Finding the Elusive Decision Maker. Then What?
Jeffrey, I speak with many people in organizations that want you to think they are the decision maker when in fact they are not. I have wasted too many emails and follow up on people that can’t help. How do you ask without hurting the relationship you may have built? How do you determine the real decision maker? Steve
Finding the real decision maker may be one of the largest barriers to a sale in existence. It’s second to one other barrier: “Once I find the decision maker, what do I say?”
Finding the decision maker and speaking with that decision maker intelligently are not just critical, they’re also skills that can be career building or career ending.
I’m about to give you insight that will help you find and communicate with the all-important decider. But I caution you, it is not a be-all end-all. Rather, it’s the beginning of your true understanding about decision makers, and decision making.
There are several parts to the decision-making process. Finding the decision maker is only one of them and it may be the smallest one.
Early in my career, I created a question that helped me find decision makers without ever asking anyone who the decision maker was. Whoever I was talking to, as I was making the sales presentation, I asked the question, “Who pulls the trigger?”
That was a direct question that didn’t insult the person I was talking to. If you ask, “Are you the decision-maker?” or worse, “Who is the decision-maker?” you both embarrass the prospect, and pressure them for an answer. To the person you’re talking to it gives the impression you’re sales hungry instead of customer friendly.
By asking, “Who pulls the trigger?” you don’t hurt anyone’s feelings. You’re merely asking for distant information. Vital, but distant.
After I asked the “who pulls the trigger” question, I followed up with an equally powerful, but still pressure-less question. I simply asked, “How will the decision be made?” And whatever my prospective customer said, I followed up with yet another question about the decision-making process, “Then what?”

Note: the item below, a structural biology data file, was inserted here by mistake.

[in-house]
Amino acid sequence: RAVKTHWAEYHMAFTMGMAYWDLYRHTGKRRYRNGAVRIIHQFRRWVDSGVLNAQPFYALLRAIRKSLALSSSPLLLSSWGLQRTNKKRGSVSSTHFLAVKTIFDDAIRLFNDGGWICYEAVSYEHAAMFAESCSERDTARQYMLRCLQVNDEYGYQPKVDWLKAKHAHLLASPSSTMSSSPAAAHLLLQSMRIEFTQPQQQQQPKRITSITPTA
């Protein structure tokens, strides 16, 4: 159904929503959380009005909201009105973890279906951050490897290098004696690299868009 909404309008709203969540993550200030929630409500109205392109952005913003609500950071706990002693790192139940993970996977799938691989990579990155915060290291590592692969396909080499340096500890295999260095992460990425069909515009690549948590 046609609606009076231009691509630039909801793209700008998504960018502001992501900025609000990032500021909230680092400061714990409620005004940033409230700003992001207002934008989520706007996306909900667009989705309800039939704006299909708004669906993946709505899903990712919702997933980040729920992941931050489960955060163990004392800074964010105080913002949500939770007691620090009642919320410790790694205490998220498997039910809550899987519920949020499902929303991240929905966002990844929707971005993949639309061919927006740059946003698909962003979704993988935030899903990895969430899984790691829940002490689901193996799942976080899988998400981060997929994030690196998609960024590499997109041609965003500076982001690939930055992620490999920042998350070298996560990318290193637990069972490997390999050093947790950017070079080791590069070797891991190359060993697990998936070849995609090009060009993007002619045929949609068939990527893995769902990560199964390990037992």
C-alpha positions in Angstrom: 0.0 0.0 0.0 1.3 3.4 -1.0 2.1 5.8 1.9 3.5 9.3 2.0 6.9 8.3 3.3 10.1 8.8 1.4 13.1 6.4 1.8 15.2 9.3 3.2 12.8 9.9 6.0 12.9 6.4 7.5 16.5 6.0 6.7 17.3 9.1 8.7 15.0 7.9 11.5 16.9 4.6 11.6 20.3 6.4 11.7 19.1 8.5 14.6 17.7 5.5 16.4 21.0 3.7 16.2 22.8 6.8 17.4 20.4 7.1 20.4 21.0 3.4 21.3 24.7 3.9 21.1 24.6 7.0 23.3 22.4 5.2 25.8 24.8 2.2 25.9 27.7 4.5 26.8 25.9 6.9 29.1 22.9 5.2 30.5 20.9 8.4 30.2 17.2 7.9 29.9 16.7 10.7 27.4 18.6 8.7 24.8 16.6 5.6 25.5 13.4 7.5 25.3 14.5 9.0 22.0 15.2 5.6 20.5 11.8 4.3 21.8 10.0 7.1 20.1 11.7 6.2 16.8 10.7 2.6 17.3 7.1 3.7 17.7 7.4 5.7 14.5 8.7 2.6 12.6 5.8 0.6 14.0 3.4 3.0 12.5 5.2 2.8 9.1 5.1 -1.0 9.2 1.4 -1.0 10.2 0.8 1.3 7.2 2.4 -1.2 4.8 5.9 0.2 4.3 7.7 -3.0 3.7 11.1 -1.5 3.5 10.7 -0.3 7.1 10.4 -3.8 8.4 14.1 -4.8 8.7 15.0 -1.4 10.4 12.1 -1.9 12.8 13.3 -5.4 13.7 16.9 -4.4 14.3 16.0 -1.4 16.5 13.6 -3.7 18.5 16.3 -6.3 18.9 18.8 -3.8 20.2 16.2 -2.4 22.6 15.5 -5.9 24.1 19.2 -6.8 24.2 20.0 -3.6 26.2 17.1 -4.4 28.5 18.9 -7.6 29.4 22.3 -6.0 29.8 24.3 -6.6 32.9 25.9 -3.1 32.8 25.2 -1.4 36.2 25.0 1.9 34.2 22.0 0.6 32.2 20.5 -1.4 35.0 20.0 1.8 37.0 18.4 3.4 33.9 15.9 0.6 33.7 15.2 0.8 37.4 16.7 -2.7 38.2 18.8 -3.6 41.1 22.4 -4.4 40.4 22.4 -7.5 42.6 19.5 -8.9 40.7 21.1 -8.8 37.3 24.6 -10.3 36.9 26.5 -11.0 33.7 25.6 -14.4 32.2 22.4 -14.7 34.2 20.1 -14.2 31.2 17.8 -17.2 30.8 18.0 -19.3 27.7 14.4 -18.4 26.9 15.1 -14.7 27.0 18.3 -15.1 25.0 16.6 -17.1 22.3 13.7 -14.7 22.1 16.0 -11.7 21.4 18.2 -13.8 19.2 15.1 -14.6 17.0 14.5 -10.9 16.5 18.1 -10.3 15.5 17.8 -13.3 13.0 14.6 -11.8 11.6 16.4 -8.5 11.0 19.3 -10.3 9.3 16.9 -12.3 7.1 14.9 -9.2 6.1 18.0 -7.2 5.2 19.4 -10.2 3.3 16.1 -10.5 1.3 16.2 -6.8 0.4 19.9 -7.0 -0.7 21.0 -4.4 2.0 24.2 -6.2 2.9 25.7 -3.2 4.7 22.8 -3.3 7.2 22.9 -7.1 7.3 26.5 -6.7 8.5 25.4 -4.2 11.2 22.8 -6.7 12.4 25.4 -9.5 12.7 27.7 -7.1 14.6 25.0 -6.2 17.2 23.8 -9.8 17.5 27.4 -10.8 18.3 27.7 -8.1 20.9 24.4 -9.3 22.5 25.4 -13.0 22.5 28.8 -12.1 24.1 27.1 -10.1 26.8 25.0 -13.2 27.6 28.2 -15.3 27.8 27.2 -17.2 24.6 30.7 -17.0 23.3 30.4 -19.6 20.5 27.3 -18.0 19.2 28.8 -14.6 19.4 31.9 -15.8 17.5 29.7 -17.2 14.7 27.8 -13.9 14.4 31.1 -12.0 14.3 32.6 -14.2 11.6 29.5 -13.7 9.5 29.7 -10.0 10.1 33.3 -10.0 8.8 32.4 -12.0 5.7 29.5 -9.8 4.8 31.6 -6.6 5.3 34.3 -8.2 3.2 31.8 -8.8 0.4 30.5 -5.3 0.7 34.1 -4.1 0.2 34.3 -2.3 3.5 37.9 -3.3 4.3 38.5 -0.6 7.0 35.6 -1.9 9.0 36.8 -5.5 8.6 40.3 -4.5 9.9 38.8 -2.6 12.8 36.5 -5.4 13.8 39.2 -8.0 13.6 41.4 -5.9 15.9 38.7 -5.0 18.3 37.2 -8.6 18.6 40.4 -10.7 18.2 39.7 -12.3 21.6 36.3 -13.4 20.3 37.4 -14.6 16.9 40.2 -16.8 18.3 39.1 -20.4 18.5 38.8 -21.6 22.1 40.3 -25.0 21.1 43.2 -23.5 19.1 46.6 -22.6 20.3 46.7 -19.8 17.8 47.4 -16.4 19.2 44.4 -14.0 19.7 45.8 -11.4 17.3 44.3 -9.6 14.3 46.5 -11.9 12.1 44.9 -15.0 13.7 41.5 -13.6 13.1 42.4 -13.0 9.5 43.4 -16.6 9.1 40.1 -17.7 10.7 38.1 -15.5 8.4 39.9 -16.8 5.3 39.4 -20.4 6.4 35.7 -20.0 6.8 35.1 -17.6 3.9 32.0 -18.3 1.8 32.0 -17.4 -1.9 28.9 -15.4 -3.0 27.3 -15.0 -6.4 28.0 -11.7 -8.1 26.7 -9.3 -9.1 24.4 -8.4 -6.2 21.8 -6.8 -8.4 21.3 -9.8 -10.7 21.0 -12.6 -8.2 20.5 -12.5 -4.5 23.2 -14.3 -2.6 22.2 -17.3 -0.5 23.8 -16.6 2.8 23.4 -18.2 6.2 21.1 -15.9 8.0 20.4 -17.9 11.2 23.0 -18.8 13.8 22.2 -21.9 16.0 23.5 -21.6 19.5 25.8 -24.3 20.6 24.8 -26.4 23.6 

The words “then what” lead you through the decision-making process. Especially if you continue to ask it. Then what? Then what? Then what? Until finally you come back to the trigger puller. It sounds pretty easy, doesn’t it?
Well, over the years I found that it wasn’t quite that easy. I had to have a greater understanding of the total process especially what happened after the purchase was completed. In other words, what happens after ownership and what are the expected outcomes.
You may think what happens after ownership and expected outcomes have little or nothing to do with the decision maker. And you would be totally, completely incorrect.
After ownership comes value of purchase. Often erroneously referred to as ROI, it’s what happens after the customer takes possession, and what they’re hoping to achieve as a result of it. REALITY: That’s the only thing decision makers want to know. And once you know it, you’ll be able to find every decision maker. That’s pretty powerful.
There are additional questions you MUST ask during a sales meeting in order to find out the total purchasing and use of product or service situation. Keep in mind, you’re going to be selling for about an hour, but they’re going to be using your product or service for years. Once you understand that, you understand the significance of obtaining that information.
Here are the critical decision-making questions:
Who do you collaborate with?
Who will be the main user of?
Who calls and asks for service?
When a service person arrives, who do they meet with?
How did the last purchase happen?
Who will be responsible for the outcome of this purchase?
HERE’S THE SECRET: Once you have the names of these people, you ask the person you’re meeting with to introduce you. And talk to these people about what really happens. Even if you’re meeting with the CEO, you can still ask for meetings with his or her people.
Once you have this information and meet the people involved
Look at the insight you’ve gained.
Look at the understanding you have about their business process.
Look at the expertise you put into your experience base.
And even more important, you’re now charged with the responsibility of making certain every person involved in use and decision making are aware of your value.
“Jeffrey,” you say, “it’s a pretty complicated process. In fact, it changes my whole strategy of selling.”
That’s correct, your way was a fight to get to the decision maker. People lied to you, and people led you down a rosy path that completely wasted your time. Oh, and you lost the order. My way is a little bit more difficult to learn and implement, but a heck of a lot more productive in terms of not just finding the decision maker, but actually making the sale — and gaining experience and expertise for the next sale.
Now you have to make a decision.
Decide to try it my way!